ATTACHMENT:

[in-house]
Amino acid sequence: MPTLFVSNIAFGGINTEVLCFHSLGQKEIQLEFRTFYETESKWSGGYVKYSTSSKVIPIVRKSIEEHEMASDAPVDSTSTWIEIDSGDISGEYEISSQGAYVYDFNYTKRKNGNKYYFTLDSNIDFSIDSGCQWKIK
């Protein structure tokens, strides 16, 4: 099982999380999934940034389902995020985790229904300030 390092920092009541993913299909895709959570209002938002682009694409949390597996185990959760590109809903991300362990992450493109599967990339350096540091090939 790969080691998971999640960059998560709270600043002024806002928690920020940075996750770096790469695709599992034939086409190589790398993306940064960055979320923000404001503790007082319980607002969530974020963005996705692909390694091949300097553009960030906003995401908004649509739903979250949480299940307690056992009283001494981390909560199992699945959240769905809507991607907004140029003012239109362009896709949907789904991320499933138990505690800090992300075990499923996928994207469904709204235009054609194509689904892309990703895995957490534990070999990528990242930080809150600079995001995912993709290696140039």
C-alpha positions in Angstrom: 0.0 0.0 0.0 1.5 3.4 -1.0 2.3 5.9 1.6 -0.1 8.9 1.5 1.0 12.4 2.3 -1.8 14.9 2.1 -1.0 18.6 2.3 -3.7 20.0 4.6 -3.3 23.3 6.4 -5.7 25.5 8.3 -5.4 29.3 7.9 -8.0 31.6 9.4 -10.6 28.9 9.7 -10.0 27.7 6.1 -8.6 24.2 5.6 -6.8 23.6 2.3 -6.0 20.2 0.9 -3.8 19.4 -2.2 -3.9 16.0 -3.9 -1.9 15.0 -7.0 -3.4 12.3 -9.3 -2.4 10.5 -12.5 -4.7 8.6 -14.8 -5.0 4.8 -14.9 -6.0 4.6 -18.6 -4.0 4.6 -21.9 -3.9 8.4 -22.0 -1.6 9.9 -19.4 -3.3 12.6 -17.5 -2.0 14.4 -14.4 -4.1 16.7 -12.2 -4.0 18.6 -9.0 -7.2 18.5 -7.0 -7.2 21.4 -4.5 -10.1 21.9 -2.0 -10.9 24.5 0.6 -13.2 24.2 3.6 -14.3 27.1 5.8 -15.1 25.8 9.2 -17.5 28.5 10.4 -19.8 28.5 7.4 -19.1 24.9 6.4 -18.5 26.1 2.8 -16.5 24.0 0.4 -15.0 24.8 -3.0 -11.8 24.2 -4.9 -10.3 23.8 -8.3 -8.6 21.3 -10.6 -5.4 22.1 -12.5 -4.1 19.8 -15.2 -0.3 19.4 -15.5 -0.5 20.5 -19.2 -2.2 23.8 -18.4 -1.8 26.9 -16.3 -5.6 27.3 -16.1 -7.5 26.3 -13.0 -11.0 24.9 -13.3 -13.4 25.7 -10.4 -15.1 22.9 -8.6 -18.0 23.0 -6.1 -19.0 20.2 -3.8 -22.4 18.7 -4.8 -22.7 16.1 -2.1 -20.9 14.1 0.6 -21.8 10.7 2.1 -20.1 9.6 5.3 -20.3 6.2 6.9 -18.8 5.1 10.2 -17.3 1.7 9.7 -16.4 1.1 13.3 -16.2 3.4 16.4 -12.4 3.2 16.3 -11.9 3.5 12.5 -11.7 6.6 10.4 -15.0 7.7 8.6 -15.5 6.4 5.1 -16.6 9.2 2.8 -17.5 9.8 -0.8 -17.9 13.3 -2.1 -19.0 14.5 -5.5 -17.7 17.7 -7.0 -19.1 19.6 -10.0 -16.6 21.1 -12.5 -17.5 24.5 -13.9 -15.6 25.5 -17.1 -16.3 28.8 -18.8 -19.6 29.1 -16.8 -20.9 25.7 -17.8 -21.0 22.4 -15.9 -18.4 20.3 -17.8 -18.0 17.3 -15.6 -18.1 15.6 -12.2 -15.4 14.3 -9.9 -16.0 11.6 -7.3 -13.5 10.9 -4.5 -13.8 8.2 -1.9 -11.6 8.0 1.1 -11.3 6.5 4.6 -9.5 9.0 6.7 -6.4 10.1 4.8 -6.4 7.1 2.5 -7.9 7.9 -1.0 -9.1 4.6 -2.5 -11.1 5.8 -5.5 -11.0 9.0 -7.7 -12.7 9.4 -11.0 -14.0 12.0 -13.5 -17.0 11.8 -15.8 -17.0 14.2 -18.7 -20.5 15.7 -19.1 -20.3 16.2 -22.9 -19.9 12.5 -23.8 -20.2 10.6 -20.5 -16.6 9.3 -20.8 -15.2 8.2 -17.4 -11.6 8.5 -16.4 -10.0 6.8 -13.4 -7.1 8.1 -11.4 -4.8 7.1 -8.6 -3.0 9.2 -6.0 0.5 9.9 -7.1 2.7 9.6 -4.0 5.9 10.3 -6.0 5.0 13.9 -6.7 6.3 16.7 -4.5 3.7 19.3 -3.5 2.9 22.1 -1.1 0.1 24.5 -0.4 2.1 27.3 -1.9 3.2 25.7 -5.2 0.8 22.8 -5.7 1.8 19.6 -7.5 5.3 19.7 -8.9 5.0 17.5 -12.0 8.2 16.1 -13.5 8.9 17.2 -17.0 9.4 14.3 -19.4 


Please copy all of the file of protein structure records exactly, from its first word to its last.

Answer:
[in-house]
Amino acid sequence: MPTLFVSNIAFGGINTEVLCFHSLGQKEIQLEFRTFYETESKWSGGYVKYSTSSKVIPIVRKSIEEHEMASDAPVDSTSTWIEIDSGDISGEYEISSQGAYVYDFNYTKRKNGNKYYFTLDSNIDFSIDSGCQWKIK
């Protein structure tokens, strides 16, 4: 099982999380999934940034389902995020985790229904300030 390092920092009541993913299909895709959570209002938002682009694409949390597996185990959760590109809903991300362990992450493109599967990339350096540091090939 790969080691998971999640960059998560709270600043002024806002928690920020940075996750770096790469695709599992034939086409190589790398993306940064960055979320923000404001503790007082319980607002969530974020963005996705692909390694091949300097553009960030906003995401908004649509739903979250949480299940307690056992009283001494981390909560199992699945959240769905809507991607907004140029003012239109362009896709949907789904991320499933138990505690800090992300075990499923996928994207469904709204235009054609194509689904892309990703895995957490534990070999990528990242930080809150600079995001995912993709290696140039």
C-alpha positions in Angstrom: 0.0 0.0 0.0 1.5 3.4 -1.0 2.3 5.9 1.6 -0.1 8.9 1.5 1.0 12.4 2.3 -1.8 14.9 2.1 -1.0 18.6 2.3 -3.7 20.0 4.6 -3.3 23.3 6.4 -5.7 25.5 8.3 -5.4 29.3 7.9 -8.0 31.6 9.4 -10.6 28.9 9.7 -10.0 27.7 6.1 -8.6 24.2 5.6 -6.8 23.6 2.3 -6.0 20.2 0.9 -3.8 19.4 -2.2 -3.9 16.0 -3.9 -1.9 15.0 -7.0 -3.4 12.3 -9.3 -2.4 10.5 -12.5 -4.7 8.6 -14.8 -5.0 4.8 -14.9 -6.0 4.6 -18.6 -4.0 4.6 -21.9 -3.9 8.4 -22.0 -1.6 9.9 -19.4 -3.3 12.6 -17.5 -2.0 14.4 -14.4 -4.1 16.7 -12.2 -4.0 18.6 -9.0 -7.2 18.5 -7.0 -7.2 21.4 -4.5 -10.1 21.9 -2.0 -10.9 24.5 0.6 -13.2 24.2 3.6 -14.3 27.1 5.8 -15.1 25.8 9.2 -17.5 28.5 10.4 -19.8 28.5 7.4 -19.1 24.9 6.4 -18.5 26.1 2.8 -16.5 24.0 0.4 -15.0 24.8 -3.0 -11.8 24.2 -4.9 -10.3 23.8 -8.3 -8.6 21.3 -10.6 -5.4 22.1 -12.5 -4.1 19.8 -15.2 -0.3 19.4 -15.5 -0.5 20.5 -19.2 -2.2 23.8 -18.4 -1.8 26.9 -16.3 -5.6 27.3 -16.1 -7.5 26.3 -13.0 -11.0 24.9 -13.3 -13.4 25.7 -10.4 -15.1 22.9 -8.6 -18.0 23.0 -6.1 -19.0 20.2 -3.8 -22.4 18.7 -4.8 -22.7 16.1 -2.1 -20.9 14.1 0.6 -21.8 10.7 2.1 -20.1 9.6 5.3 -20.3 6.2 6.9 -18.8 5.1 10.2 -17.3 1.7 9.7 -16.4 1.1 13.3 -16.2 3.4 16.4 -12.4 3.2 16.3 -11.9 3.5 12.5 -11.7 6.6 10.4 -15.0 7.7 8.6 -15.5 6.4 5.1 -16.6 9.2 2.8 -17.5 9.8 -0.8 -17.9 13.3 -2.1 -19.0 14.5 -5.5 -17.7 17.7 -7.0 -19.1 19.6 -10.0 -16.6 21.1 -12.5 -17.5 24.5 -13.9 -15.6 25.5 -17.1 -16.3 28.8 -18.8 -19.6 29.1 -16.8 -20.9 25.7 -17.8 -21.0 22.4 -15.9 -18.4 20.3 -17.8 -18.0 17.3 -15.6 -18.1 15.6 -12.2 -15.4 14.3 -9.9 -16.0 11.6 -7.3 -13.5 10.9 -4.5 -13.8 8.2 -1.9 -11.6 8.0 1.1 -11.3 6.5 4.6 -9.5 9.0 6.7 -6.4 10.1 4.8 -6.4 7.1 2.5 -7.9 7.9 -1.0 -9.1 4.6 -2.5 -11.1 5.8 -5.5 -11.0 9.0 -7.7 -12.7 9.4 -11.0 -14.0 12.0 -13.5 -17.0 11.8 -15.8 -17.0 14.2 -18.7 -20.5 15.7 -19.1 -20.3 16.2 -22.9 -19.9 12.5 -23.8 -20.2 10.6 -20.5 -16.6 9.3 -20.8 -15.2 8.2 -17.4 -11.6 8.5 -16.4 -10.0 6.8 -13.4 -7.1 8.1 -11.4 -4.8 7.1 -8.6 -3.0 9.2 -6.0 0.5 9.9 -7.1 2.7 9.6 -4.0 5.9 10.3 -6.0 5.0 13.9 -6.7 6.3 16.7 -4.5 3.7 19.3 -3.5 2.9 22.1 -1.1 0.1 24.5 -0.4 2.1 27.3 -1.9 3.2 25.7 -5.2 0.8 22.8 -5.7 1.8 19.6 -7.5 5.3 19.7 -8.9 5.0 17.5 -12.0 8.2 16.1 -13.5 8.9 17.2 -17.0 9.4 14.3 -19.4 